This company is the second-largest detergent player today in the nearly Rs 20,000-crore domestic washing powder market after HUL. Nirma, the original price warrior, has been pushed down the pecking order to fourth place after Procter & Gamble (P&G), which has brands Tide and Ariel in the marketplace.
But as Ghari consolidates its position at number two, widening the gap with rivals P&G and Nirma, the latter is responding to the challenge by trading up. In short, Nirma is doing a Surf, say experts, positioning itself as a premium player in a bid to appeal to the urban elite, an audience it avoided over the decades.
In the last one year, Nirma has pushed its Advance variant aggressively in the marketplace, appointing a brand ambassador in actor Hrithik Roshan and coming out with slick advertising. The move, say experts, comes as Nirma realises that fighting Ghari in urban and semi-urban middle-class homes, a turf once dominated by it, is not going to be easy. That is a space long lost and it is time to move on.
As N Chandramouli, chief executive officer of brand intelligence and data insights company, TRA, says, “There are two aspects to buying propensity — desire and trust. While trust continues to be there in the Nirma brand, it is now working on improving its desirability quotient."
Roshan was first seen shaking a leg to a catchy tune with a young boy in a 2016 commercial. The two eventually throw their stained shirts into the washing machine, sending the message that males can do the laundry as well.
While HUL had used actor Salman Khan a few years ago to sell Wheel, its mass-market brand, the actor was seen goading his on-screen wife to use a powder that could not only wash the clothes clean, but also protect her hands.
In other words, Khan was not shown doing the laundry, key if the message of gender equality had to be conveyed. Nirma is treading that ground though.
The brand has also raised the bar this year with its advertising on Advance. The detergent’s superior washing ability has been packaged with a message that speaks of helping others in need. Roshan is seen encouraging a young child in an art gallery, who has accidentally stained his shirt, to use his body as a canvas in the absence of one. The child splashes his clothes with colour. Roshan looks self-assured that he can wash the stains off with his new detergent.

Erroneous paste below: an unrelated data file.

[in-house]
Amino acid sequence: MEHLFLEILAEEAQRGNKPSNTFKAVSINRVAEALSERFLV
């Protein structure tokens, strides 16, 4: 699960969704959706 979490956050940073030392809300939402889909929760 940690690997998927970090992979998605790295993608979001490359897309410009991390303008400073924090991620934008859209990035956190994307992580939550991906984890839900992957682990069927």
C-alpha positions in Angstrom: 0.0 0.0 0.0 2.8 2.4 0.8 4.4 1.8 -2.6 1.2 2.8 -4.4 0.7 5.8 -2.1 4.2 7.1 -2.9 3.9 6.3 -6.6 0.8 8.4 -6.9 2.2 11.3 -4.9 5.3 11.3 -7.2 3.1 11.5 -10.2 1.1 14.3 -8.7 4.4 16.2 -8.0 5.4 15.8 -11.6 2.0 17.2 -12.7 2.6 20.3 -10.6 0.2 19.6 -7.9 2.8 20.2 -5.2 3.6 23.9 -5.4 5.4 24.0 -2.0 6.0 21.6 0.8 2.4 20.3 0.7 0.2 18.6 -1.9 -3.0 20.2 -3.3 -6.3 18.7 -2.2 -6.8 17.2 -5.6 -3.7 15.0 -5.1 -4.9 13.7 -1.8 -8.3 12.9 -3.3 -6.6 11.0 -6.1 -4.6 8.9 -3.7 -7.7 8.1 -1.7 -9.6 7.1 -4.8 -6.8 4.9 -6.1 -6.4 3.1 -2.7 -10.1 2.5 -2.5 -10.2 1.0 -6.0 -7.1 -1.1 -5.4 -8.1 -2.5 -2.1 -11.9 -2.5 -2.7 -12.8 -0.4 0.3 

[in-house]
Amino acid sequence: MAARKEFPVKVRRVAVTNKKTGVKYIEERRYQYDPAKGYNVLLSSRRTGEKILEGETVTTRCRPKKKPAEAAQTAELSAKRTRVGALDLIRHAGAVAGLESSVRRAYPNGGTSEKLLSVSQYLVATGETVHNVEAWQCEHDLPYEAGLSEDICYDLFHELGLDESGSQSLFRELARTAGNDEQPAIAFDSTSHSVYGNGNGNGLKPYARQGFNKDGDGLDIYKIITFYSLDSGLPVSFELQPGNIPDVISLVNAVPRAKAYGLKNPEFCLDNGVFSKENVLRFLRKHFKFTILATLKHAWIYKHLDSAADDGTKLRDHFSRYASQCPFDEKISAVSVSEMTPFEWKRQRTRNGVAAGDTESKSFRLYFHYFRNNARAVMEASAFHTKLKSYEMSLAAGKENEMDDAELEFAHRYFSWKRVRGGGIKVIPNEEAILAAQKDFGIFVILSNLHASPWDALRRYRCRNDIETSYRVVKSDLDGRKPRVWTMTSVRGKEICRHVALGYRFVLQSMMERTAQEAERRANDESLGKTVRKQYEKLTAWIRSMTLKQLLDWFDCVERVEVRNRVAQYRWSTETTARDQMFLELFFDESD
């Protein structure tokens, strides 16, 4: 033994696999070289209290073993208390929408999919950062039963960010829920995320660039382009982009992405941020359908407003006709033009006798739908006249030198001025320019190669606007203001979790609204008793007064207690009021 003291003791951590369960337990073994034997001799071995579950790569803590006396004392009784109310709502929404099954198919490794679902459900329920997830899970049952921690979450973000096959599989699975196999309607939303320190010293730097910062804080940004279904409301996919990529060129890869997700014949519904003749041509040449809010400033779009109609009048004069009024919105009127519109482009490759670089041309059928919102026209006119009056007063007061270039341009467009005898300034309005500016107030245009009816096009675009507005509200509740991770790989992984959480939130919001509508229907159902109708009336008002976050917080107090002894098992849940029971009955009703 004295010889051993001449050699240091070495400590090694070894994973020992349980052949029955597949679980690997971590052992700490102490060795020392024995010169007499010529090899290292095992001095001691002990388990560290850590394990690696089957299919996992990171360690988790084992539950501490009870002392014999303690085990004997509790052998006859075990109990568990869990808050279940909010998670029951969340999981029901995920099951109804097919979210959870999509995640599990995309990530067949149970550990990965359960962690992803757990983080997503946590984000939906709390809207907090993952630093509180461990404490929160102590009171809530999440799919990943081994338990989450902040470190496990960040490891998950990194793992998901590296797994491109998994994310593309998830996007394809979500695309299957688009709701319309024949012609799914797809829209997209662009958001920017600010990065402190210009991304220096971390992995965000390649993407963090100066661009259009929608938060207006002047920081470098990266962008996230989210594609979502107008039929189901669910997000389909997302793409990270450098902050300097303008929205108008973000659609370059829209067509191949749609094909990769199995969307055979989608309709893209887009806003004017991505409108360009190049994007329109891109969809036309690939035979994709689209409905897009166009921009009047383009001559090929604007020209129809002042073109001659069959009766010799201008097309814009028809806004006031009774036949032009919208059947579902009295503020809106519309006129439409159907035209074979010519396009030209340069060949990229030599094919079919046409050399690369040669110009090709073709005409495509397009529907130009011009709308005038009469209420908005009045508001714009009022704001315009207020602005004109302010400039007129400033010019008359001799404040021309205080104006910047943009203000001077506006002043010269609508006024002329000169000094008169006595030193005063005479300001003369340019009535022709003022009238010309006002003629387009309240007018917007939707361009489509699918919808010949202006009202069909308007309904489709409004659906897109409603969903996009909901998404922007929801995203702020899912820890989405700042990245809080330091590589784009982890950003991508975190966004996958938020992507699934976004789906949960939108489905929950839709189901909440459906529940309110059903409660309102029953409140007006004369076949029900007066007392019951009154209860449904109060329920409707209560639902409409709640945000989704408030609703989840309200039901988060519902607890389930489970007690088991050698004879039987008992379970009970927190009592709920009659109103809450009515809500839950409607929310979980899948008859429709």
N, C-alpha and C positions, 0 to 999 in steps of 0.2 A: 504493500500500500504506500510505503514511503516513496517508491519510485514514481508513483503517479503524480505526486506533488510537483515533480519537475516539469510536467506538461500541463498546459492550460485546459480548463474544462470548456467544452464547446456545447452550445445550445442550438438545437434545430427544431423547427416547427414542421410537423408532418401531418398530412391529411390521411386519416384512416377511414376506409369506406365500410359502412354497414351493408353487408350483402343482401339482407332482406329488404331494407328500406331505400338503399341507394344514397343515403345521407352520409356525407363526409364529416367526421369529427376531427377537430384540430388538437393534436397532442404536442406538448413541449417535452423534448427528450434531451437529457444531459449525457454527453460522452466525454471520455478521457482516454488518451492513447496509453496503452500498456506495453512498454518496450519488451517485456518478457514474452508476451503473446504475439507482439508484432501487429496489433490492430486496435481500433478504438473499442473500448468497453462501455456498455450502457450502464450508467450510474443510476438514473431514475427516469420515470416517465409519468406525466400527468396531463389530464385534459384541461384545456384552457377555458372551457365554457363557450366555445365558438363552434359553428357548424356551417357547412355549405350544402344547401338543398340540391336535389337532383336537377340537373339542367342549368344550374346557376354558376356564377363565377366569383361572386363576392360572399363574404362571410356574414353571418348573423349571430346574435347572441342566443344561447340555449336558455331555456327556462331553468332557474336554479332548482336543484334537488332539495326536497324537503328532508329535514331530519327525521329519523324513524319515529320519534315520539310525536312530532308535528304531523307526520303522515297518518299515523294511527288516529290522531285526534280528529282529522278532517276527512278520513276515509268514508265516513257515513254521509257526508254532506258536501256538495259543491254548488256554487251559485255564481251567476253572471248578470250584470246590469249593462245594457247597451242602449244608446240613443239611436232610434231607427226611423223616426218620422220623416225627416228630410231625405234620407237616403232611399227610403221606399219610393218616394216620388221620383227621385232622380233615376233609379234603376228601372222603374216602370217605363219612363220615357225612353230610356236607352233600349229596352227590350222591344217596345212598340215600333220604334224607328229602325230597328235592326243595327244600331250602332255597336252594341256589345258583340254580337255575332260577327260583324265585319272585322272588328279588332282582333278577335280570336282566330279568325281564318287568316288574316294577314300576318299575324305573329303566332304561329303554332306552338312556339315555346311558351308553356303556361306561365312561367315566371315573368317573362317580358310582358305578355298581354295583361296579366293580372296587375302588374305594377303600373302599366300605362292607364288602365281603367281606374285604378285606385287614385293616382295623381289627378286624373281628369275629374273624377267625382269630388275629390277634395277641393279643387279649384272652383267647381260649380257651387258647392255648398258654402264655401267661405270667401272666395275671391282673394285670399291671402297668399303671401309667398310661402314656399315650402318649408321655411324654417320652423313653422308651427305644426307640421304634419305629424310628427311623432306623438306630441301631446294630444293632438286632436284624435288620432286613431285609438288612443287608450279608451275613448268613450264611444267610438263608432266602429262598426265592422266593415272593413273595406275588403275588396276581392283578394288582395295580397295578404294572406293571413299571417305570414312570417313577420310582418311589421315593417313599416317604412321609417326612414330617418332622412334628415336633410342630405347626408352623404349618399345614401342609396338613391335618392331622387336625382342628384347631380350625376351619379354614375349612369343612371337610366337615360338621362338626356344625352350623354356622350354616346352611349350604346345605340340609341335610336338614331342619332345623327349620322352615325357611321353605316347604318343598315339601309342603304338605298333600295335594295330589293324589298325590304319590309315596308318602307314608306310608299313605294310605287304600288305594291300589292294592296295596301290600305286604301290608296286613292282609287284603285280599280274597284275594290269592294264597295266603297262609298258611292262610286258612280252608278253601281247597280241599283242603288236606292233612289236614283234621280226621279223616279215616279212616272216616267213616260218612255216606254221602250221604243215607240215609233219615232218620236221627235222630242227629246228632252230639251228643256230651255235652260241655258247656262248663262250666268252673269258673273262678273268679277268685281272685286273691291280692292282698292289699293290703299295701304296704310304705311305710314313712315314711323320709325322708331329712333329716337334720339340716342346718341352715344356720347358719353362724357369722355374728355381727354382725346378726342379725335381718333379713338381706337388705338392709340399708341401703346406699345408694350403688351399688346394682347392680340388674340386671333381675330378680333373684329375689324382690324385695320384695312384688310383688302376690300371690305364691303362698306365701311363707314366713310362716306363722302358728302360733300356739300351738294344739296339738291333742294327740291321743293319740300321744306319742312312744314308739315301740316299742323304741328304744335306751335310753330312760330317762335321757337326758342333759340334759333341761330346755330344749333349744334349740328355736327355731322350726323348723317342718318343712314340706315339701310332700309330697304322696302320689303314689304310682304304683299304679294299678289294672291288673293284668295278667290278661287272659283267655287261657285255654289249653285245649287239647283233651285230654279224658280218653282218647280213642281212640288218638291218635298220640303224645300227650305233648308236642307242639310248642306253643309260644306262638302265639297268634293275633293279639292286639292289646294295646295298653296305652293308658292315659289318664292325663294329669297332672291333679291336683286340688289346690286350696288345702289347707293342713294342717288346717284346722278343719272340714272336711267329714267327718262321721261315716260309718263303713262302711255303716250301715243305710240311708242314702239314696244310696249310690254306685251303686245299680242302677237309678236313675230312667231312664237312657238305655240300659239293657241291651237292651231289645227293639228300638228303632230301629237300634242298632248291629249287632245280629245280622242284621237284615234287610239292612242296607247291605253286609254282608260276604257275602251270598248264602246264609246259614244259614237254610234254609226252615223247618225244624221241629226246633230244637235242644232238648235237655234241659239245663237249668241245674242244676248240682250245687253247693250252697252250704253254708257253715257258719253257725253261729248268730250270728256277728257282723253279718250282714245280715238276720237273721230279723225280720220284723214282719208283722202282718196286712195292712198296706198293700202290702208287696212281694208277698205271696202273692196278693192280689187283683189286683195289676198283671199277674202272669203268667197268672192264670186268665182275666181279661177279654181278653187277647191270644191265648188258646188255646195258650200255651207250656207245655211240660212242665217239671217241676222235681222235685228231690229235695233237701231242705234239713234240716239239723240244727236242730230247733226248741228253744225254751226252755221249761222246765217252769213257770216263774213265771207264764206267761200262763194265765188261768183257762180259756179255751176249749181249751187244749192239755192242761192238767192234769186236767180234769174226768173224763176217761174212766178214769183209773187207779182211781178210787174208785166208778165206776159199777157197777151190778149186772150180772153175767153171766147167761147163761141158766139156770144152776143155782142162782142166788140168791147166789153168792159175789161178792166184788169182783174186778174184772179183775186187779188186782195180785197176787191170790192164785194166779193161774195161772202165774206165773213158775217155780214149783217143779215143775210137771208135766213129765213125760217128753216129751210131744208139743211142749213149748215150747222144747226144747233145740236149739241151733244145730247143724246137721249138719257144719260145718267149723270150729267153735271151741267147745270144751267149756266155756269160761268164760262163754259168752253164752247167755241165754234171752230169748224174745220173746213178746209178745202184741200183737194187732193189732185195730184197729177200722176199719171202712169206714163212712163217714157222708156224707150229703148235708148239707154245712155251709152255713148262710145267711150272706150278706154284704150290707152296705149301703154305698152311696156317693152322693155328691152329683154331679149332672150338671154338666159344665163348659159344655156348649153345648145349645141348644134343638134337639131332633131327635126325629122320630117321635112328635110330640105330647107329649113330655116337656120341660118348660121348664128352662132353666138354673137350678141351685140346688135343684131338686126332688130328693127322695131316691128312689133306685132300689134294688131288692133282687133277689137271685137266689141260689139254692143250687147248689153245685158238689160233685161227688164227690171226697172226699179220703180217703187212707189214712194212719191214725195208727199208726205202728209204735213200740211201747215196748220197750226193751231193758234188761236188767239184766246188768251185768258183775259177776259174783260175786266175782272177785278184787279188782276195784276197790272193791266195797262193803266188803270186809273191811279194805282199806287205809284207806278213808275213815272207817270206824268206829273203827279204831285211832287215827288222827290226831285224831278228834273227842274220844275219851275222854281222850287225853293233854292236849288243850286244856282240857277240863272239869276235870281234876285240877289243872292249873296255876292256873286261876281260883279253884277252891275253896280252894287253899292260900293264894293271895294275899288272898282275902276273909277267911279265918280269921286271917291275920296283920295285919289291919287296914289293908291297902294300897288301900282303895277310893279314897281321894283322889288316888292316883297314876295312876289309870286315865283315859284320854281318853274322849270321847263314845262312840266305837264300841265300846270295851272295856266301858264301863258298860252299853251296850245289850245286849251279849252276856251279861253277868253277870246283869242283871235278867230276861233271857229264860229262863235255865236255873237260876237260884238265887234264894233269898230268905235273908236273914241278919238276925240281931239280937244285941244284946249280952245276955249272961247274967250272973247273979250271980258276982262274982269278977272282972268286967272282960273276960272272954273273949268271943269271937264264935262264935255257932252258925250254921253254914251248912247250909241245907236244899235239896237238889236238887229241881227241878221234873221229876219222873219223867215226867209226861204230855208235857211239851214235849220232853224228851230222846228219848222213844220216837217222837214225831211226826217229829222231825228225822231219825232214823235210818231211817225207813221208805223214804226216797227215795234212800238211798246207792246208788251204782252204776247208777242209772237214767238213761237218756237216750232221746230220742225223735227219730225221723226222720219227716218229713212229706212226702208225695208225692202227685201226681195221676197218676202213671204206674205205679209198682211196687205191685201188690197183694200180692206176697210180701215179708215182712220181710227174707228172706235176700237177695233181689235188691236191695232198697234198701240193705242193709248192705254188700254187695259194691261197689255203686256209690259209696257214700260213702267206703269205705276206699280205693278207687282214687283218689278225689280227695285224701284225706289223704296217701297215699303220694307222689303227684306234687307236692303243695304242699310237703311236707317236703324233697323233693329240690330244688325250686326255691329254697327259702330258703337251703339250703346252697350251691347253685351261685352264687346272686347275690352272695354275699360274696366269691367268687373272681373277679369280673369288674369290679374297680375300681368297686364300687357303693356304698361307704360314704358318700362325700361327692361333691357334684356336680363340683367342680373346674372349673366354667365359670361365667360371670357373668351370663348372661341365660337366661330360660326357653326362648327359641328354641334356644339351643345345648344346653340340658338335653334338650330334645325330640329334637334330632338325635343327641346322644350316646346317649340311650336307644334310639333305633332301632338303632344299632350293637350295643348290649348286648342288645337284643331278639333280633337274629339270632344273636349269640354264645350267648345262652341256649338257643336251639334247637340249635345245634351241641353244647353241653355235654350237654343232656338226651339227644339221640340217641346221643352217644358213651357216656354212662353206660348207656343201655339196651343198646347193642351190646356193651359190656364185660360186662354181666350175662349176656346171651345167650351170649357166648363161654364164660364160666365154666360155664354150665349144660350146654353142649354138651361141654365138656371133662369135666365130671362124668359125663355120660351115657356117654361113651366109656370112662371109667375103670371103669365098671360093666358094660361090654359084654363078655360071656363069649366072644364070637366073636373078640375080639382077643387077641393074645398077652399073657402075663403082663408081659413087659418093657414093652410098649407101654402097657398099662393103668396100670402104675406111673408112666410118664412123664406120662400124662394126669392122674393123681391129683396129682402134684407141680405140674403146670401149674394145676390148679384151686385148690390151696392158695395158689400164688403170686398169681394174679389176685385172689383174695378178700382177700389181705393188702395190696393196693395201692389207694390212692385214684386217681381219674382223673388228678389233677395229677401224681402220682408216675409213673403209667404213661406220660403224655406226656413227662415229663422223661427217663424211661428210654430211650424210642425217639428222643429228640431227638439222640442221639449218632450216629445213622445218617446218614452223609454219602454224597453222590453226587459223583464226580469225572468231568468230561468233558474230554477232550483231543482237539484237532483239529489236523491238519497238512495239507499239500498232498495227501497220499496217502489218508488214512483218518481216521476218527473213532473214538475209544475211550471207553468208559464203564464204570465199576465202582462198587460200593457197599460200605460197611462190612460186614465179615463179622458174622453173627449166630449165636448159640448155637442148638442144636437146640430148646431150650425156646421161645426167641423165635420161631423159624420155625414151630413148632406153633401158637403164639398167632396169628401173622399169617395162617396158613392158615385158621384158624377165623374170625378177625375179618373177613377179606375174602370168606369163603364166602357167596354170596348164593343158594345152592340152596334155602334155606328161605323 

Brand experts say the current campaign aims once again at drawing the attention of the urban elite or upper middle class. This woman is not hung up on price, wanting a quality product instead. While the campaign taps into this need, Nirma has opted to keep the price of Advance competitive in a bid to improve penetration in the marketplace.
Nirma Advance is priced at around Rs 50 a kg, at par with brands such as Active Wheel and Ghari. The variant is also being pushed heavily at the trade level to entice buyers, industry sources said. While the company was not available to share sales data, market share numbers by Euromonitor show that Nirma has not lost share in recent years thanks in part to brands such as Advance. (See chart)
This comes as the laundry detergent market in India slows. From 10.3 per cent compounded annual growth rate in the last five years (price inflation taken account), the market, says Euromonitor, is forecast to grow 1.6 per cent only (price inflation not taken into account).
Also, the domestic laundry detergent or washing powdermarket will get tougher as consumers opt for local brands. This trend will get sharper, say experts, at the lower end of the market, where downtrading happens quickly at the sign of a slowdown. Nirma is ring-fencing itself by trading up.